Let go and jump in!
Links and books
Please accept my apologies in advance for failing to mention your favourite book or website. I can only recommend what I know and have found to be helpful. There may well be better books and websites out there.
If you’ve enjoyed this website then check out the Facebook page where you can keep up-to-date with various aquabuddhist adventures.
Receiving a diagnosis of prostate cancer can be a shocking event and the first step on a difficult journey. If you, or anyone you know, is affected in any way by prostate cancer then help is available from Prostate Cancer UK. This excellent charity fights the disease on every front through research, support, information and campaigning.
Unfortunately, I’ve been unable to find many wild swimming websites that I’ve much liked; that’s one reason for creating this one! There are a few, though, that are worth checking out.
If you’re keen to compete in open water races, then you’ll find lots of useful information about events here: Irish Long Distance Swimming Association.
If you prefer a more leisurely approach to swimming, the Outdoor Swimming Society may be of more interest. The society has a map showing many places to swim throughout the UK.
Wild Swim is another website offering suggestions for wild swimming locations in Northern Ireland.
You’re looking at one of the very few aquabuddhist websites around! Fortunately, though, there are quite a few Buddhist websites that are worth a look.
In Buddhism, practice is more important than the details of what one believes. If you’re interested in learning how to practise meditation, I highly recommend the Open Heart Project. Here, Susan Piver presents the techniques of meditation in manageable chunks and gives short Dharma talks via video.
Buddhanet is a truly vast Buddhist education and information network. If you have a question about Buddhism it is probably answered here.
As Mark Twain once observed, “There are an awful lot of fake quotes on the internet!” This seems to be particularly the case when it comes to the Buddha. What did he really say? There’s no way we can ever be one hundred per cent sure of what he said, but the most authentic existing record of his teaching is to be found in the Pali Canon. Much of this has been translated into English and made available at Access to Insight.
The Dalai Lama is the world’s most famous Buddhist, and a tireless ambassador for peace and compassion. In other words, he is ‘the daddy!’ He has also appeared as a judge on Australian Masterchef. On the show he apologised for being such a rubbish judge; as a Buddhist, he explained, he is not supposed to be judgmental!
Pema Chodron is an American-born woman who became a Buddhist nun. She is a highly-respected teacher and writer.
Radiotherapy pants are not only stylish, they are also practical, the design incorporating basic instructions to the radiographer.
Matthieu Ricard just might be the happiest man in the world! He used to be a French geneticist but in recent decades he has lived as a Buddhist monk. He is a talented photographer and writer.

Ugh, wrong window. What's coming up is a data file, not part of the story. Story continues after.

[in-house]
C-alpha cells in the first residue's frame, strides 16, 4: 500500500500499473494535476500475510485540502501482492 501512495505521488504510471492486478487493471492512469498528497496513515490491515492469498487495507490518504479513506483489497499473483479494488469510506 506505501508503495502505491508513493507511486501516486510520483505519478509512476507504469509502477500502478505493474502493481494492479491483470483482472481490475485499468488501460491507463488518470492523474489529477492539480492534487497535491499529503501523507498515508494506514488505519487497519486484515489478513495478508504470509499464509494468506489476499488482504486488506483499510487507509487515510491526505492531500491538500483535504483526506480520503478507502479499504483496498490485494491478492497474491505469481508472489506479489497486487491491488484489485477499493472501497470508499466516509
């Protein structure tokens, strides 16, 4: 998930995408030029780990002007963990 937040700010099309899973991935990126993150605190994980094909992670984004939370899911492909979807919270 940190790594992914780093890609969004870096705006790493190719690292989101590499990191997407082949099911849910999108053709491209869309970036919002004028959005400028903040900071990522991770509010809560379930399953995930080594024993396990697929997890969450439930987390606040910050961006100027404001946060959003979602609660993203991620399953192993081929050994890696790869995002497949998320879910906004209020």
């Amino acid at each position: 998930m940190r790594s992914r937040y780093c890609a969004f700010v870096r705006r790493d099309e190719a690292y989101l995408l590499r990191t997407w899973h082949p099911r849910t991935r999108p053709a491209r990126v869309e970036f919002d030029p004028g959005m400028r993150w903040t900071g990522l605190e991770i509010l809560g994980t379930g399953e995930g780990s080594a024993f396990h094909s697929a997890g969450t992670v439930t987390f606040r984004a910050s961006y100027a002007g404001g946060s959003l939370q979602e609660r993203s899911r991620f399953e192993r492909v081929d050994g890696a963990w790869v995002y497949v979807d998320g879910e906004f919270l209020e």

The Secular Buddhist Association promotes a natural and pragmatic approach to early Buddhist teachings and practice. Its website contains many illuminating and thought-provoking articles and interviews.
Buddhistgeeks, much like the Secular Buddhist Association, seems to me to be an attempt to interpret Buddhist practice in ways that are meaningful in a modern and rapidly changing world. I suppose Buddhistgeeks is a bit more interested in techie stuff. Well, it is called Buddhistgeeks!
Tricycle and Shambhala Sun are both what I would call interesting magazine-style websites.
Black Mountain Zen Centre, in Belfast, offers a range of meditation sessions throughout the week.
The Community of Interbeing is the UK network for people practising Buddhism according to the teachings of Vietnamese Zen master, poet and peace activist, Thich Nhat Hanh. Despite a bit of bowing and bells, his practice is readily accessible to those of us from western, non-Buddhist cultures; there's no need to pretend to be Tibetan or Japanese! Have a look at the map on their website; there may be a practice group near you!
At this stage I’ll limit myself to just four book recommendations. More may follow.
‘The heart of the Buddha’s teaching’ by Thich Nhat Hanh is excellent. It is, as the title suggests, a clear and poetic expression of the core Buddhist teachings.
‘Buddhism for Dummies’ really is a book! The authors, Jonathan Landaw and Stephan Bodian have produced an easily-digestible account of Buddhist traditions, beliefs and practices.
‘Living as a River’ by Bodhipaksa could almost be the aquabuddhist Bible! This book blends the discoveries of modern science with Buddhist practice to help us find fearlessness in the face of change.
In 'Confession of a Buddhist Atheist' Stephen Batchelor charts his journey through several Buddhist traditions. The book also demythologises the Buddha, presenting him as a man of flesh and blood living and teaching in a fraught social and political context.